Friday, April 26, 2013

Review of "Murder Below Montparnasse" [32]

Murder Below Montparnasse by Cara Black 
Soho Crime, ISBN 978-1616952150
March 5, 2013, 319 pages

"A long-lost Modigliani portrait, a grieving brother’s blood vendetta, a Soviet secret that’s been buried for 80 years—Parisian private investigator Aimée Leduc’s current case is her most exciting one yet.

When Aimée’s long-term partner and best friend Rene leaves their detective agency for a new job in Silicon Valley, Aimée knows she can handle the extra workload. At least, that what she tells herself. Repeatedly.

But all bets are off when Yuri Volodya, a mysterious old Russian man, hires Aimée to protect a painting. By the time she gets to his Montparnasse atelier, the precious painting has already been stolen, leaving Aimée smelling a rat. The next day, Yuri is found tortured to death in his kitchen. To top it all off, it looks like Aimée isn’t the only one looking for the painting. Some very dangerous people are threatening her and her coworkers, and witnesses are dropping like flies. Now Aimée has to find the painting, stop her attackers, and figure out what her long-missing mother, who is on Interpol’s most wanted list, has to do with all this—fingers crossed she wasn’t Yuri’s murderer, despite clues pointing in that direction.

Obviously, Rene doesn’t need to worry. Aimee has things under control."

But, of course, she doesn't, which if you are familiar with the series is part of the appeal.
And one of the things I find annoying.

On the good side, Aimée and Rene are good characters. Sadly Rene, who usually keeps his friend under control, is off on his own little adventure that goes bad in the US, so Aimée is even a little more flighty than usual. Yes, that is her, but is gets a bit tiring. Am I wrong to want a detective who actually detects, not just falling into event after event? It is all react, little thoughtful action.

Then there is the setting. Awww...Paris, City of Lights, Aimée zipping around on her little Vespa, changing outfits out of her bag to create disguise after cute. And the so common French phases add a lot of atmosphere. And become more than a little annoying.
See, I don't speak French. And I would bet most of the readers don't speak French.
I read one of these phases and the story comes to a halt for a moment as I try to figure it out. Is there some explanation in the following dialogue? Can I figure it out? Does it say something important, something that would add to the story? I have no idea, and worse of all, I have stepped out of reality of the story because of it.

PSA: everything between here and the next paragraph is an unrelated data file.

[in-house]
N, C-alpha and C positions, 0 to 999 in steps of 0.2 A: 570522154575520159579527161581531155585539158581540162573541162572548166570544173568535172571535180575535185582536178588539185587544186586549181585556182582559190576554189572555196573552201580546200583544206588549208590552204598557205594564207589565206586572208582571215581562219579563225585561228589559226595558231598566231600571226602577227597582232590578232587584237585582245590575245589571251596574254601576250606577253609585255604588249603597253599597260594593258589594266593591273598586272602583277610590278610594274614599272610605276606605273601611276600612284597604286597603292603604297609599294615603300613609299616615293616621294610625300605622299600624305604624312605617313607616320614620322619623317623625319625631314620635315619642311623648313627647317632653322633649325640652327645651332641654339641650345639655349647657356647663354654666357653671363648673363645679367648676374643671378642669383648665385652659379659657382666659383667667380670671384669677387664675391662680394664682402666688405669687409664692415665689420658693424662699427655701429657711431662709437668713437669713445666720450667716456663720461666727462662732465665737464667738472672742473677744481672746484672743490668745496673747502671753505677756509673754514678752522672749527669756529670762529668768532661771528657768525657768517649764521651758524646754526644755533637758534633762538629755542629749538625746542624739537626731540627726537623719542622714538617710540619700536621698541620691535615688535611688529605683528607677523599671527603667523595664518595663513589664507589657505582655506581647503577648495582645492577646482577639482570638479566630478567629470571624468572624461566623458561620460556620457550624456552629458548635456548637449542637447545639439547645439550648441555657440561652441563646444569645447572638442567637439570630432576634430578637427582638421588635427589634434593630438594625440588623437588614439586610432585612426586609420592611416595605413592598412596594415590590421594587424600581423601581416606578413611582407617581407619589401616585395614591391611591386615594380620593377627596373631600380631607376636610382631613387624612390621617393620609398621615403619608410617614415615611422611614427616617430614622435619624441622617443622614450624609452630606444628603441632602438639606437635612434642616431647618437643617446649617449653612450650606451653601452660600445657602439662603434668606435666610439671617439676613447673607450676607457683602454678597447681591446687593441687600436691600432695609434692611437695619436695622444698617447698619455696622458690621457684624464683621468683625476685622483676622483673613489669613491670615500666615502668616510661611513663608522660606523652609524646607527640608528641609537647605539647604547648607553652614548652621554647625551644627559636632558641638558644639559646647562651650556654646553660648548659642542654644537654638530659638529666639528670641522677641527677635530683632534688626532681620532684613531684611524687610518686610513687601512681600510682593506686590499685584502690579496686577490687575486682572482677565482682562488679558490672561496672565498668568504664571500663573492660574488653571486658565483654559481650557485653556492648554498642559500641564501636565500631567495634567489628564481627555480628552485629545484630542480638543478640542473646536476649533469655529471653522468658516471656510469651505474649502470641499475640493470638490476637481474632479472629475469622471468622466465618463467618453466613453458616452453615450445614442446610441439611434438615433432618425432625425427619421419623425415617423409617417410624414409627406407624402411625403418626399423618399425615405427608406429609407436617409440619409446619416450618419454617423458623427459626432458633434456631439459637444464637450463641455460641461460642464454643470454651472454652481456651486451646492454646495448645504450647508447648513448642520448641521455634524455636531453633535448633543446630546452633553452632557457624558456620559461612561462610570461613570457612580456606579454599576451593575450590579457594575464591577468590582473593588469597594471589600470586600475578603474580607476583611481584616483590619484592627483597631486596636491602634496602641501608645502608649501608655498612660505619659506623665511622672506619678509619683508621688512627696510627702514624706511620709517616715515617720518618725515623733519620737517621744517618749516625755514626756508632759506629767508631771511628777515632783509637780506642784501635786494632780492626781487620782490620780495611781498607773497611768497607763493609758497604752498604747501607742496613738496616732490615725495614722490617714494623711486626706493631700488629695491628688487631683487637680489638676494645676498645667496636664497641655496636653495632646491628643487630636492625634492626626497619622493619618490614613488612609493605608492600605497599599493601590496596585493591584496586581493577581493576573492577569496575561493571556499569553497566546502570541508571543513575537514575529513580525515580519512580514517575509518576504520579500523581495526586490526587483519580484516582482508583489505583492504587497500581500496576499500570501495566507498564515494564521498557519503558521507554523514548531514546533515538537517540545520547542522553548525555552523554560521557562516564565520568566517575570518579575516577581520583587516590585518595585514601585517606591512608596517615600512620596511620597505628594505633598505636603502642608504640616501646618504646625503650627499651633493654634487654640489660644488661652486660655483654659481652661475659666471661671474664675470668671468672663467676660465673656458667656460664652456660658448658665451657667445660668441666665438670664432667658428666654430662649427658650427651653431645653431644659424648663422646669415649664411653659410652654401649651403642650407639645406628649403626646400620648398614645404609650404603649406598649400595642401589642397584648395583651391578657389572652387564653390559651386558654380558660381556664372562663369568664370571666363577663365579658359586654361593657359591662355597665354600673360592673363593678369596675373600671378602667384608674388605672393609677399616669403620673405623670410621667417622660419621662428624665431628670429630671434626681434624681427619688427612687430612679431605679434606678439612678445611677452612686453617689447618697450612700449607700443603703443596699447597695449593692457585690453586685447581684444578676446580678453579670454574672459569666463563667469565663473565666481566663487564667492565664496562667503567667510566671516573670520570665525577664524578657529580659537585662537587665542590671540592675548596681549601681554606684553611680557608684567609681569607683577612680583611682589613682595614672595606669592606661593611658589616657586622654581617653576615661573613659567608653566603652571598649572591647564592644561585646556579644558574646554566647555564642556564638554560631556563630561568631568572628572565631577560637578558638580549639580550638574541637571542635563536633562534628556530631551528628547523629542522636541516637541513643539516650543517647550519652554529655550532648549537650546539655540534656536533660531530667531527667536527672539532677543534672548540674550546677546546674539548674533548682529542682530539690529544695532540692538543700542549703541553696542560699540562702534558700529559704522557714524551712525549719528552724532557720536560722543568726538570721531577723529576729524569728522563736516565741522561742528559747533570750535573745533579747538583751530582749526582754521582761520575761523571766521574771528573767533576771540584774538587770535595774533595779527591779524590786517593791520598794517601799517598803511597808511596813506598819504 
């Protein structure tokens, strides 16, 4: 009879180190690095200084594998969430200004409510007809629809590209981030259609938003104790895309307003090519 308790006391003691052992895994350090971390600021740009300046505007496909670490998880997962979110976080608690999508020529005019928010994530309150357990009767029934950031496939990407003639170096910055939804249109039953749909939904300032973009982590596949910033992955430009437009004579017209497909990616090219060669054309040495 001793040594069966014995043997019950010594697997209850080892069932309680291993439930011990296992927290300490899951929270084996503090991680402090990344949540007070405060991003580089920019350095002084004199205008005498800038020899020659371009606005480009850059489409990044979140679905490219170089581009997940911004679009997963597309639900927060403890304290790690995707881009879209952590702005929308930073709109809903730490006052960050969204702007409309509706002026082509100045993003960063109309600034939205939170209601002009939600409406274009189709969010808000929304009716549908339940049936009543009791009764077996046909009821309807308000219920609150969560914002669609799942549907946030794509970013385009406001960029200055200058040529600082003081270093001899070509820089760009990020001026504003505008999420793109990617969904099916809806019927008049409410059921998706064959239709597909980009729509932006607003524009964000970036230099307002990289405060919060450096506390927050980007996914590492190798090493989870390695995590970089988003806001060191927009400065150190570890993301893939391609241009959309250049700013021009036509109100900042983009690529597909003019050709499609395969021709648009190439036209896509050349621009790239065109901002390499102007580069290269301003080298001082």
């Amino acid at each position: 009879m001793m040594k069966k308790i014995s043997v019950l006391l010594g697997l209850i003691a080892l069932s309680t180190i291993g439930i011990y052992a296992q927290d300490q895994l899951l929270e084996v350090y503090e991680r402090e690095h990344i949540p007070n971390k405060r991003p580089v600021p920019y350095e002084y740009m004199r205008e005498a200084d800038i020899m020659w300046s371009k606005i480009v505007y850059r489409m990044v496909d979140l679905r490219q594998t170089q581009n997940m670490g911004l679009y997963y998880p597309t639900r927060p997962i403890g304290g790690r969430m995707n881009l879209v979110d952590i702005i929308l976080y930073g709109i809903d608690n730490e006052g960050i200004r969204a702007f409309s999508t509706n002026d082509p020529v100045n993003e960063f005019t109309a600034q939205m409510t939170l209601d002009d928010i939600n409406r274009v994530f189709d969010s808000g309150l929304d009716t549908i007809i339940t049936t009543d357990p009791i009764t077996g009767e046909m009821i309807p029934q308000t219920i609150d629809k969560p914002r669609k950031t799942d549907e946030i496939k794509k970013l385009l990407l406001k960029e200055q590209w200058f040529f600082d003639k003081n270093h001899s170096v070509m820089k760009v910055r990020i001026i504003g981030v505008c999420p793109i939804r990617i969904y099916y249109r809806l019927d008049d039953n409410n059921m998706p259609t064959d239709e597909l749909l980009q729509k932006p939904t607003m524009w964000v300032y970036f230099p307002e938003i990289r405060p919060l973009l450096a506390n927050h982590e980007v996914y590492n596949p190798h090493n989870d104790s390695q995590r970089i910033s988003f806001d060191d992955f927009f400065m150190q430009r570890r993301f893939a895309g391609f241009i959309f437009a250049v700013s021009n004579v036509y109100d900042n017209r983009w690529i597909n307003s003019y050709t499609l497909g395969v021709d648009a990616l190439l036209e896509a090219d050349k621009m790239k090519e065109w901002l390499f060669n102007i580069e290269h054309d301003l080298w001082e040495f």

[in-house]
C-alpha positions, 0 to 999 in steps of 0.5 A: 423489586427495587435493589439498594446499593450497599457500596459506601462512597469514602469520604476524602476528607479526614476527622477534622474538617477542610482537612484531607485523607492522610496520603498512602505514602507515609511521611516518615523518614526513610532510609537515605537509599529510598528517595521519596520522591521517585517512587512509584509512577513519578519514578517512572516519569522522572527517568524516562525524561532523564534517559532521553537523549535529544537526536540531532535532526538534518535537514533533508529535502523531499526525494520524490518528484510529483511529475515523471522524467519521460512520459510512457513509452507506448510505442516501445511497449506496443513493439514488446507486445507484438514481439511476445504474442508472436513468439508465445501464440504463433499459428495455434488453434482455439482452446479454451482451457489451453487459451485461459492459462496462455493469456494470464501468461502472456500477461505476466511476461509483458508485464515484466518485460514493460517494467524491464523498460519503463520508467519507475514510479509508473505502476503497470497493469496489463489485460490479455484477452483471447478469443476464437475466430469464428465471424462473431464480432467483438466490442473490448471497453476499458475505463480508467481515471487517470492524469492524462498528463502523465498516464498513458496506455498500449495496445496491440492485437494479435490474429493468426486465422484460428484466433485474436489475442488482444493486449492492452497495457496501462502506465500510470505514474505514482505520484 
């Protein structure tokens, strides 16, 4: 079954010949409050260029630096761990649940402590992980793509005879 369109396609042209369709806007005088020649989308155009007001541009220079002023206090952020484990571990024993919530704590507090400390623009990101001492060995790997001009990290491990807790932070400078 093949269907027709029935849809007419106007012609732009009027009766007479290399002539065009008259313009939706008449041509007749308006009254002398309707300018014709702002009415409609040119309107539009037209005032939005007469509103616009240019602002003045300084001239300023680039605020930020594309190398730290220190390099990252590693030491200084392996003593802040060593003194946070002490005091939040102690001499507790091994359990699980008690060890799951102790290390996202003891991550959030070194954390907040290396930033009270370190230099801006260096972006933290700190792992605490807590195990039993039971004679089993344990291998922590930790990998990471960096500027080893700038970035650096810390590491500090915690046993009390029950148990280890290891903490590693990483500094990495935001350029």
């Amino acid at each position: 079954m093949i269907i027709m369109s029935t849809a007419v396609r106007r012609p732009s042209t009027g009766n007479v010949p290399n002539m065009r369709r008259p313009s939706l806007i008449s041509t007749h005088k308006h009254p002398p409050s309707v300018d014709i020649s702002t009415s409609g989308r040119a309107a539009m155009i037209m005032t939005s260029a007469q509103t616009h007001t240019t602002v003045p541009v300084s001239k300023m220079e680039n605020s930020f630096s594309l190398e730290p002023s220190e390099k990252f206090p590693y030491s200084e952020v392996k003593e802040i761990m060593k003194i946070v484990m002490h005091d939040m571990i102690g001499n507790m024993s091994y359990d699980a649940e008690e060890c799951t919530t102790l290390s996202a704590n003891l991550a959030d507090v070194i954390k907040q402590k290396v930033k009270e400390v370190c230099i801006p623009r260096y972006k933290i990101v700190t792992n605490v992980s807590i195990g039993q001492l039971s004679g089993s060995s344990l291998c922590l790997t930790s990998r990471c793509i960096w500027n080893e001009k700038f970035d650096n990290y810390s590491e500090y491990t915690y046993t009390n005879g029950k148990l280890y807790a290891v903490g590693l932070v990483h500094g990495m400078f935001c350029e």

This is, I believe the 13th book in this series, not something to be sneezed at. Obviously it has a lot of fans.
But while there are some appealing aspects to the book...the characters, the is not enough for me to save it from a confusing, meandering plot and those annoying, mysterious French bits most of the readers are, no doubt, missing out on.
Although that little surprise at the end of the book...and no, I will not tell you what it is even if careful readers will figure it out themselves before  Aimée...does make me slightly curious about that the future will hold for Aimée. I seriously doubt I will find out though.

My thanks to the publisher and Amazon Vine for providing a review copy.


  1. I do love the descriptions of Paris and the enigmatic characters. I just found out what a croque monsieur is, from reading another book - looked it up. It's a French ham and cheese sandwich! Thank heavens for google! By the way, the first book in the Aimee series blew me away - Murder in the Marais. I recommend it.

  2. I have one of these but I have been reluctant to dive in - now I feel better about it! :--)

  3. Yeah, foreign phrases in the middle of a story can be jarring. I do love the Paris setting, though.

    1. true...but not knowing Paris, I could have used a map too!

  4. The mystery world has Stephanie Plum as its token blunderer, and anything else kinda feels like a wannabe. I prefer my crimes to be solved with cleverness! Not sure how I would do with those phrases either...I only took one year of French in HS and even then only learned the bad words...

    1. a bit of blundering is ok, but I do like some thinkin'.

  5. The French would be fine with me (I took five years of it in high school with a double credit in my last year) but I know what you mean. I find the same thing happens to me when I run across Spanish phrases - very common in American books, but not taught in Canadian schools. And I just finished Elizabeth von Arnim's Elizabeth and her German Garden and had to keep stopping to translate the German. :-(

    1. Really, why would an author want to limit their audience?

  6. I need description of this book. because I don't know any thing about it.

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